Message the Midwife

April 07, 2016
CBS alum Katelyn Pastick was part of the team that took silver in the Institute on the Environment's 2016 Acara Challenge for text messaging service for pregnant women in Uganda. 
Katelyn Pastick


The Acara Challenge, sponsored through the Acara program with the Institute on the Environment, aims to encourage student groups to to address global social and environmental challenges. Recent CBS alumna Katelyn Pastick (B.S. Genetics, Cell Biology and Development '15) and her teammates took silver in the international division for their SMS Maama project, a text messaging service for pregnant women in Uganda.

What did your Acara Challenge project entail?
Through SMS Maama, women receive both weekly informational texts tailored to their specific gestational age and bi-weekly interactive questions aimed at potentially identifying common pregnancy related complications. Should a woman respond in such a way that she is experiencing a complication, a local midwife is put in immediate contact for further follow-up. By participating in the Acara Challenge, we hoped to gain additional funding to assist in implementing our pilot program before expanding to more rural locations.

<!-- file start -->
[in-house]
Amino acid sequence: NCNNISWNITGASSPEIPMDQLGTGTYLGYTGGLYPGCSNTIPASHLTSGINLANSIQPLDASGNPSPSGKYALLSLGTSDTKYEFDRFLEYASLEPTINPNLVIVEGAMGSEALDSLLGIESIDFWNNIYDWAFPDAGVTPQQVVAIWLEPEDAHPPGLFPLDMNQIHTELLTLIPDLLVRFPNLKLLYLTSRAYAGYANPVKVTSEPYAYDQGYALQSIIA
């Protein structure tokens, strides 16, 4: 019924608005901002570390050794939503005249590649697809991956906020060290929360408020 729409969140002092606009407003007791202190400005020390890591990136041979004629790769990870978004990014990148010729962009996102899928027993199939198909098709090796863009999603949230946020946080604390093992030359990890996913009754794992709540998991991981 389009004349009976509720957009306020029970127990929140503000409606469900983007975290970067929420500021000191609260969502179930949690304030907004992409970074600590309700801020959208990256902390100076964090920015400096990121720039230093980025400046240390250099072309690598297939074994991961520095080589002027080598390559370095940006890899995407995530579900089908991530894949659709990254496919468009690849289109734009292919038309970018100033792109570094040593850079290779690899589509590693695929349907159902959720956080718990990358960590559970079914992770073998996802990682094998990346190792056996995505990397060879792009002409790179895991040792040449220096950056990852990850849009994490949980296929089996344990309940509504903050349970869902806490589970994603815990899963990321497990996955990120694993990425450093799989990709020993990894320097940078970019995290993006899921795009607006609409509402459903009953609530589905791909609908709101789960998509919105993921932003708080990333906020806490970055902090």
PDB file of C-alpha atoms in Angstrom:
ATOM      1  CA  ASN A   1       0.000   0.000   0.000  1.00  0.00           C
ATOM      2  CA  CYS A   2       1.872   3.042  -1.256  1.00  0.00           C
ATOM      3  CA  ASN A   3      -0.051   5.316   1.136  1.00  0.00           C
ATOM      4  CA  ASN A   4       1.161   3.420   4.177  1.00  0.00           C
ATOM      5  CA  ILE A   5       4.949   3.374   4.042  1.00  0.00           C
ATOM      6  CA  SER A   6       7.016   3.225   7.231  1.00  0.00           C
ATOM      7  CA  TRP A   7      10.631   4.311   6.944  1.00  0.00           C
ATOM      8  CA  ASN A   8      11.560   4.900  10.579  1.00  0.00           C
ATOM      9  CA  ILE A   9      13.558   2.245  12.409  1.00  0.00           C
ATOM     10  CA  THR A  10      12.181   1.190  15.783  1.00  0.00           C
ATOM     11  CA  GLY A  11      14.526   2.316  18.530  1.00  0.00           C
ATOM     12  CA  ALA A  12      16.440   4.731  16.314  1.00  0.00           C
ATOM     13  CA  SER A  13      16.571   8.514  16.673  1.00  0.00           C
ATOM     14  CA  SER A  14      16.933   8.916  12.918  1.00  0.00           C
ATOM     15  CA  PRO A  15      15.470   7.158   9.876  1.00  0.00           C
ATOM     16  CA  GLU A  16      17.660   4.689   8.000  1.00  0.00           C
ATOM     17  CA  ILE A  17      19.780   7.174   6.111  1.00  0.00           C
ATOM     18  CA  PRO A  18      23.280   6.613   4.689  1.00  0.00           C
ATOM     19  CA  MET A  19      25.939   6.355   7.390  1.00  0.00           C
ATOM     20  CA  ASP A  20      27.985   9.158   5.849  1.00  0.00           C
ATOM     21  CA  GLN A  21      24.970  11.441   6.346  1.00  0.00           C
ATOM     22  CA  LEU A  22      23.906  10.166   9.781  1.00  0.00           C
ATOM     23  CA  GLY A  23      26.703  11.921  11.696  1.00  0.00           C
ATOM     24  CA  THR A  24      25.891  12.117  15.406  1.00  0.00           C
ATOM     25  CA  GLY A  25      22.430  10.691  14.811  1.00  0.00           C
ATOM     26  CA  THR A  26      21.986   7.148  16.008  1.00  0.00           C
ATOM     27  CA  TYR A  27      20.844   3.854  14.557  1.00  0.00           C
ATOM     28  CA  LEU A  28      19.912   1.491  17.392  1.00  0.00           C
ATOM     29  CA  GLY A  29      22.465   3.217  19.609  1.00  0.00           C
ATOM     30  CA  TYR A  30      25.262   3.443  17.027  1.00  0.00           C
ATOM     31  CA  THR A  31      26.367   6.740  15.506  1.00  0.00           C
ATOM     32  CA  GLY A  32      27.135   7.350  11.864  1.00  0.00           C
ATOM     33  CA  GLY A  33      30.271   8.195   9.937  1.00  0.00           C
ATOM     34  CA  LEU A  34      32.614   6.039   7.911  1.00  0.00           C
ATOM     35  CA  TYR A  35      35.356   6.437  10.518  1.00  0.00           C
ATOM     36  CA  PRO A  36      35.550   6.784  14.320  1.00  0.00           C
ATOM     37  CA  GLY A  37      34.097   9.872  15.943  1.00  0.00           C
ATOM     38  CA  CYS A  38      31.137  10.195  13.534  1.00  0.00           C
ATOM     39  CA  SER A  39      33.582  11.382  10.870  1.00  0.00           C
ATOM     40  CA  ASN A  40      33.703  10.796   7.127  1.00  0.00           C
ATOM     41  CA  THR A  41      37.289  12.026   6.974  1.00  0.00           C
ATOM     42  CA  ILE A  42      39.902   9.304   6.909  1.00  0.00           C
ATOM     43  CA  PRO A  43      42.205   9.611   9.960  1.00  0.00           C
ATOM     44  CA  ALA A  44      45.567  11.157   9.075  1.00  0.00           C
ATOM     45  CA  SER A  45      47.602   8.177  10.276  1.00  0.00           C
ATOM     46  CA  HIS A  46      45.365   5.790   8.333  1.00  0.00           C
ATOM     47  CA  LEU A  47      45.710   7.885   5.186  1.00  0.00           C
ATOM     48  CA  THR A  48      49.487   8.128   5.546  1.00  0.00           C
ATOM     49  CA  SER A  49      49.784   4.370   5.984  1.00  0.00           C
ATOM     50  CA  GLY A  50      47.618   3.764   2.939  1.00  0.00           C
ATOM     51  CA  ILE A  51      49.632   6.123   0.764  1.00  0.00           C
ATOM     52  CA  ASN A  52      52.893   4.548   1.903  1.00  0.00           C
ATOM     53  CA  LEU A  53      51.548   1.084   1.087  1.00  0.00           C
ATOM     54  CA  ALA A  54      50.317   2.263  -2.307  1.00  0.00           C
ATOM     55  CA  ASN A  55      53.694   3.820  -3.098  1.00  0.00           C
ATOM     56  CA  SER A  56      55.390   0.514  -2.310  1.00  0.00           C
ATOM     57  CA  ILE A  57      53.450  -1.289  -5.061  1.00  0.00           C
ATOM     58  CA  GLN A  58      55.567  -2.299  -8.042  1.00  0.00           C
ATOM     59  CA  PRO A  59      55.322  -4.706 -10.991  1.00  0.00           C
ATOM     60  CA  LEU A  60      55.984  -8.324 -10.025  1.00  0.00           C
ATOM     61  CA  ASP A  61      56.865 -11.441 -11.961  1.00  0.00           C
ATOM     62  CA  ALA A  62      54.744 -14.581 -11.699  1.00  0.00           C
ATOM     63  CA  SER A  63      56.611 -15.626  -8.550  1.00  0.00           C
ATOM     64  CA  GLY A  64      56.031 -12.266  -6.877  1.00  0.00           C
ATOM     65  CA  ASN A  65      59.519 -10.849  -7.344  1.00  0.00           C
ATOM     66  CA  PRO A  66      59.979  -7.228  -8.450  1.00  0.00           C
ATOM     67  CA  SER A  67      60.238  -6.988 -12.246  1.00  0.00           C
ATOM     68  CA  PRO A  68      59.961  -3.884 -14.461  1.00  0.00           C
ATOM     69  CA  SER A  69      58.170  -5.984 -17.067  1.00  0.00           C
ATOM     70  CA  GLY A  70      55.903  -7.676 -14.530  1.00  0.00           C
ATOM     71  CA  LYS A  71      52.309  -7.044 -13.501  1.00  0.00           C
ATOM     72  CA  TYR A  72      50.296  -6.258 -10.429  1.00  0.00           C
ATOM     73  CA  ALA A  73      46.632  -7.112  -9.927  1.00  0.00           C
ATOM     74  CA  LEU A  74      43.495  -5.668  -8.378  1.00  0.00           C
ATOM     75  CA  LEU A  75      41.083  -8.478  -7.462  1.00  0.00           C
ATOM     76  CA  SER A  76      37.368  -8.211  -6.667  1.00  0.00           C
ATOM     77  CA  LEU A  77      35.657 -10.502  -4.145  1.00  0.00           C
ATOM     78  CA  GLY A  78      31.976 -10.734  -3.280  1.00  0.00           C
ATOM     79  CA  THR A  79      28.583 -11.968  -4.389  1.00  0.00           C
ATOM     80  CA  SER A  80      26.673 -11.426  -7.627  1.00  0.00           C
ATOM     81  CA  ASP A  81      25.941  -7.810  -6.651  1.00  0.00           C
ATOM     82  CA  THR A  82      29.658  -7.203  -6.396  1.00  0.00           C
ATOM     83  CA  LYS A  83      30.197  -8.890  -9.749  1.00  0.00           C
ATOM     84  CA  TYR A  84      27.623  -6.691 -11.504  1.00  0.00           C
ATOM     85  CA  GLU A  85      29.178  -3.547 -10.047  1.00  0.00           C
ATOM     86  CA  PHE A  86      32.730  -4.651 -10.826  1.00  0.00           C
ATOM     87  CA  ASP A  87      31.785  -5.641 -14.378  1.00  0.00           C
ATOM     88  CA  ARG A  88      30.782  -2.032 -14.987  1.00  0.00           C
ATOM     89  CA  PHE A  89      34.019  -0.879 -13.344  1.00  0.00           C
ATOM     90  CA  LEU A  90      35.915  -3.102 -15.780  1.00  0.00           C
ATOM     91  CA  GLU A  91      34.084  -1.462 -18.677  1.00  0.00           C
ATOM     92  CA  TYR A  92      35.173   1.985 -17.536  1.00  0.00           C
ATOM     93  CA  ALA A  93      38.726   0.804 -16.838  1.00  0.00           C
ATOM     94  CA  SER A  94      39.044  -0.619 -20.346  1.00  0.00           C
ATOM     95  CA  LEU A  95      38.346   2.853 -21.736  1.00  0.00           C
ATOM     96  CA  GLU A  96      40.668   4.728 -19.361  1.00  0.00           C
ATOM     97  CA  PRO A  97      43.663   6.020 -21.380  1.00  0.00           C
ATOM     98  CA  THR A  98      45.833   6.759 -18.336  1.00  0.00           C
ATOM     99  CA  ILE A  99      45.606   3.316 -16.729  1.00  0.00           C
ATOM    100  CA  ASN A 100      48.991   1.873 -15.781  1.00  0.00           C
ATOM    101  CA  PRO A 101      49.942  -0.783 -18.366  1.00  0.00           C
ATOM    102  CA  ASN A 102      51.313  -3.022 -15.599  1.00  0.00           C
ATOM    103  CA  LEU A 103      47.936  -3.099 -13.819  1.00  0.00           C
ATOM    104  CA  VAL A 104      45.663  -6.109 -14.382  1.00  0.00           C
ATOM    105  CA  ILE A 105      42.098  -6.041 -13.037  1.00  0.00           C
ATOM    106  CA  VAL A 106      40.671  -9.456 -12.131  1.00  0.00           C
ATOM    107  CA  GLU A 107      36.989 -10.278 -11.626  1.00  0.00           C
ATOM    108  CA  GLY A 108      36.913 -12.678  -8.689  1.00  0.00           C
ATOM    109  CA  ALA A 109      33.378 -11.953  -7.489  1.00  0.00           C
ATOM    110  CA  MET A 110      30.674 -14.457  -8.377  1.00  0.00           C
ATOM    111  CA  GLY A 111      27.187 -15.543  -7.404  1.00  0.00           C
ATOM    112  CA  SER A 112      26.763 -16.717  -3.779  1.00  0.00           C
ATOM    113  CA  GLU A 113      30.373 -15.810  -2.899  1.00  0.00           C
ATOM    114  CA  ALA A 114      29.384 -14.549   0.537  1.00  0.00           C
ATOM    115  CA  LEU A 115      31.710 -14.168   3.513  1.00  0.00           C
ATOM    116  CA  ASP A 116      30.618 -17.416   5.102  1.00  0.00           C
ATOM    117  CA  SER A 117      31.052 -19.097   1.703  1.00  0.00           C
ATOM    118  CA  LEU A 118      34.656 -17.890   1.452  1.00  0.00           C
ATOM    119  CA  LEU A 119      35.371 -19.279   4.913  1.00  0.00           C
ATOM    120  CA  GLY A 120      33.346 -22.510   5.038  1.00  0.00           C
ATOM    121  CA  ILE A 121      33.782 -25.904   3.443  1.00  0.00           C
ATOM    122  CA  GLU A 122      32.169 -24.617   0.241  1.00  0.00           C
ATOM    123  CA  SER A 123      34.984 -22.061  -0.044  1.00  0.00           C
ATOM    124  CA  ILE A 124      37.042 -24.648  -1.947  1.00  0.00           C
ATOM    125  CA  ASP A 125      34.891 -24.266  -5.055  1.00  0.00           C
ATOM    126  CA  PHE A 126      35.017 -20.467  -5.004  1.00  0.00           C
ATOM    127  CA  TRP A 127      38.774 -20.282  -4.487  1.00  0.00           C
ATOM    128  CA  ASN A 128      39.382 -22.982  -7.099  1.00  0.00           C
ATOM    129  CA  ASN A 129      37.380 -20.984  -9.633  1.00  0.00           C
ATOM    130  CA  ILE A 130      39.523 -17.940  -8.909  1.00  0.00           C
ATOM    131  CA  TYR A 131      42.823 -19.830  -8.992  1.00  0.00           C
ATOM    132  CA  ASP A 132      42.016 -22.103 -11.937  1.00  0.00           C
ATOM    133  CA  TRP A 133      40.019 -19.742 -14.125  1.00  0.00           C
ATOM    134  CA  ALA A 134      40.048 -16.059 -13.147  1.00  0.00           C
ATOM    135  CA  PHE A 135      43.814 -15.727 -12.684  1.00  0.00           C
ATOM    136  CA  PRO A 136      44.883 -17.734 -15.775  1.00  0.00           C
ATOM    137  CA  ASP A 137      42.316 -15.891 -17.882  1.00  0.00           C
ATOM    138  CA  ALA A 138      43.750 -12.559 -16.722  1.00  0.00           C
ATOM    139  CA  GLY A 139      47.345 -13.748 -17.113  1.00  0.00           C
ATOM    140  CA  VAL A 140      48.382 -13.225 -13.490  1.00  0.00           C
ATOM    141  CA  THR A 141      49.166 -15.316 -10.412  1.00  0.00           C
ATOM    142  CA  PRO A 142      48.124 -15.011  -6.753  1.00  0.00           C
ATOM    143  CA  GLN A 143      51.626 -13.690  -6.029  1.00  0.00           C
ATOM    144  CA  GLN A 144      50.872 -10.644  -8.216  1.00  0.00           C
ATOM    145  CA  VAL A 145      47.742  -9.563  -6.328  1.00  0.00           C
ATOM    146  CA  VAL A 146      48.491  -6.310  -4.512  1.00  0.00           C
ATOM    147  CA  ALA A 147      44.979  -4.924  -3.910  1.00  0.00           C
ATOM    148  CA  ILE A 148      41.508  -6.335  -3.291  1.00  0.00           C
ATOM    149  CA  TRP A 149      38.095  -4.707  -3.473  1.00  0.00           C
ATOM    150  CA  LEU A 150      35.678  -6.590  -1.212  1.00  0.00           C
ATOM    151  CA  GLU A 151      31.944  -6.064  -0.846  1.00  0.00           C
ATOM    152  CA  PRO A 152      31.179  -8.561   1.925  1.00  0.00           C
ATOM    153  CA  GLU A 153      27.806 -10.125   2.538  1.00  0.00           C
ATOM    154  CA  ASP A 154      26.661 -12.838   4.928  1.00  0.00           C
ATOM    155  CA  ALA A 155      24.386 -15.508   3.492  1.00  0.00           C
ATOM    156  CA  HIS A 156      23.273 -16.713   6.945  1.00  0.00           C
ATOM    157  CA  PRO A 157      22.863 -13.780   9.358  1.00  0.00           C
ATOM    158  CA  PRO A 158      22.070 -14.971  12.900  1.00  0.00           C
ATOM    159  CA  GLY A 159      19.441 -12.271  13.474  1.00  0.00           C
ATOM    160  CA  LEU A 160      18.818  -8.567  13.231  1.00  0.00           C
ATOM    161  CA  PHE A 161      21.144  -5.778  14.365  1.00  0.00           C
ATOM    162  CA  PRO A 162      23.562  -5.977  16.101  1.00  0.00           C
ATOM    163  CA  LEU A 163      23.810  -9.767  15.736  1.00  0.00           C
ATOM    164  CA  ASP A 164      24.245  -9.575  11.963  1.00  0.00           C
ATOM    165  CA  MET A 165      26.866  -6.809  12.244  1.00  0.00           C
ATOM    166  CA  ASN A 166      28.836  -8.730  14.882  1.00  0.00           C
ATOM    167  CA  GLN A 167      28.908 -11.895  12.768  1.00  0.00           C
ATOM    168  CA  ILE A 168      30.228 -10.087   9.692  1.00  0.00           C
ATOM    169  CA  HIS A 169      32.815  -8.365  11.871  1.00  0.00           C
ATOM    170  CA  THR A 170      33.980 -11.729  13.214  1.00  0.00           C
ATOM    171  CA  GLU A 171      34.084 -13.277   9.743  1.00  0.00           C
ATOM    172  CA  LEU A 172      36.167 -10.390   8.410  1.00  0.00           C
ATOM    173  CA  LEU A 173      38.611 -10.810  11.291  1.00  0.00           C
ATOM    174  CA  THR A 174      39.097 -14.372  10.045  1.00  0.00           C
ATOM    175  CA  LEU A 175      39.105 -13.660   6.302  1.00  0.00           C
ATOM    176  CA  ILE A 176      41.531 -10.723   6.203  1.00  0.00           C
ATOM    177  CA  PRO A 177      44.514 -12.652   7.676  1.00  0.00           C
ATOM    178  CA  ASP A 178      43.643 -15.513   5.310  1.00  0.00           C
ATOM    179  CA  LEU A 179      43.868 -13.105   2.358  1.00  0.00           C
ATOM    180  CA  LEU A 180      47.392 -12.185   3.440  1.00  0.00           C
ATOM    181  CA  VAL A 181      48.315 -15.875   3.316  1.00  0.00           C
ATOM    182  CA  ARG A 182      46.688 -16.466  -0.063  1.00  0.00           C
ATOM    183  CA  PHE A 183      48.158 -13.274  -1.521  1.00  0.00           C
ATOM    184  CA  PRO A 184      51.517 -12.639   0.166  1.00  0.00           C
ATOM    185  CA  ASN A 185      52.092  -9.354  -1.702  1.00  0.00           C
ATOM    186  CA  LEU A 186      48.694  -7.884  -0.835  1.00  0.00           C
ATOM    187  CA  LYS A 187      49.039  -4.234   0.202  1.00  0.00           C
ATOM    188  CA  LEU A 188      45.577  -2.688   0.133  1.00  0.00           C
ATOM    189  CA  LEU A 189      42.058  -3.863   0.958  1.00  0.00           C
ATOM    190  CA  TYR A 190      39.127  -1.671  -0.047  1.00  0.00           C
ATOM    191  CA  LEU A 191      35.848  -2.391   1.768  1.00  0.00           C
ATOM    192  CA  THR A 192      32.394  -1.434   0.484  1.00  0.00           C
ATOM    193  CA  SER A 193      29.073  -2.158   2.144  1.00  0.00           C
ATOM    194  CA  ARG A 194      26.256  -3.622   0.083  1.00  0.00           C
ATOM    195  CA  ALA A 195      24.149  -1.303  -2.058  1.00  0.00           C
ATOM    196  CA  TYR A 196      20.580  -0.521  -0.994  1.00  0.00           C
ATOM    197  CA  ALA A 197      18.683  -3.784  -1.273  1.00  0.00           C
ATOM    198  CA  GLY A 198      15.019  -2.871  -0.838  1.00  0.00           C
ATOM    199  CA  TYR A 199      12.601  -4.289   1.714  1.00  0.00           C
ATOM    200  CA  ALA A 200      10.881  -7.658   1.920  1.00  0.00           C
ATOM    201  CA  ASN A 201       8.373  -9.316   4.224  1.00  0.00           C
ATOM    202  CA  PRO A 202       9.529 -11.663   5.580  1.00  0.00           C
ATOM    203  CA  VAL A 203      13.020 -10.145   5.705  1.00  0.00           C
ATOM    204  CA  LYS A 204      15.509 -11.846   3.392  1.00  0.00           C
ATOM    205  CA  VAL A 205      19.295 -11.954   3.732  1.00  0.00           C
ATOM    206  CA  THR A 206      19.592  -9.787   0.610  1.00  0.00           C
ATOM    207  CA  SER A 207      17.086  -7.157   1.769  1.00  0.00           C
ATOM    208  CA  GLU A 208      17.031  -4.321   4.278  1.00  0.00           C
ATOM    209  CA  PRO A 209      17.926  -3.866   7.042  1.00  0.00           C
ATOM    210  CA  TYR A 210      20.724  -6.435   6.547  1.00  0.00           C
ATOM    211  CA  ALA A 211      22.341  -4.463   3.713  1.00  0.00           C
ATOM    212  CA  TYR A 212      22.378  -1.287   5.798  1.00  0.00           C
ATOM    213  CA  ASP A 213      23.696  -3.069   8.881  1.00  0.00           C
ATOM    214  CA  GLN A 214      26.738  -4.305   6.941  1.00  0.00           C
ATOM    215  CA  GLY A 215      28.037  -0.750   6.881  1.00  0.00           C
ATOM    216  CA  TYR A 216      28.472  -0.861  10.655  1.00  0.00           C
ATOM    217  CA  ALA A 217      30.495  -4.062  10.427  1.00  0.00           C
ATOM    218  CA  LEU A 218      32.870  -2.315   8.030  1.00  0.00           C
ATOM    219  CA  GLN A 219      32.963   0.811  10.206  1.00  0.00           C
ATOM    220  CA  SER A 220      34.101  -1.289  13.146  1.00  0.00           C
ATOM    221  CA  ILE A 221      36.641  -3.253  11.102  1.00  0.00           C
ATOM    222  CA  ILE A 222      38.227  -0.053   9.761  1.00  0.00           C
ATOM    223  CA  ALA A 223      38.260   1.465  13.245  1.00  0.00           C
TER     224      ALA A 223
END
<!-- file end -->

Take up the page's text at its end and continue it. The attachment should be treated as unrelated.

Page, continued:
What's the next step in launching your project?
Beginning June-August, we will enroll approximately 60 women to compare and test feasibility and ease of use. Half of these women will receive SMS Maama texts, while half will not. Through various pre- and post-test assessments and recorded maternal health outcomes, we will compare and monitor whether or not the technology is beneficial to the specific target population.

What intrigued you about this topic in particular? Why did you want to work in this area?
In Uganda, the country with the third highest birth rate, 1 in 44 women will die from pregnancy-related complications throughout their lifetime. This statistic alone is completely unacceptable. I wanted to work in this area because I felt it was a field where a ton of improvement could still be made. With mobile technology expanding at such a rapid rate and with the ubiquitous use of mobile phones and SMS services in Uganda, working in this field utilizing a technology that goes beyond just basic informational texts has truly been a unique opportunity.

What are you doing now that you graduated?
I have been working as a Clinical Research Assistant at Mulago Hospital in Kampala, Uganda on a HIV-associated cryptococcal meningitis clinical trial. I plan to apply to medical schools this June.

How did your time in CBS prepare you for your career, as well as your experience with the Acara Challenge project?
Very early on, CBS prepares you for the in depth research that is required for scientific writing and the scientific process in general. Although many people may not think starting a business or being a social entrepreneur requires a ton of scientific research, it could not be further from the truth. A lot of evidence is required as is a very detailed oriented mindset, something I definitely developed during my four years in CBS.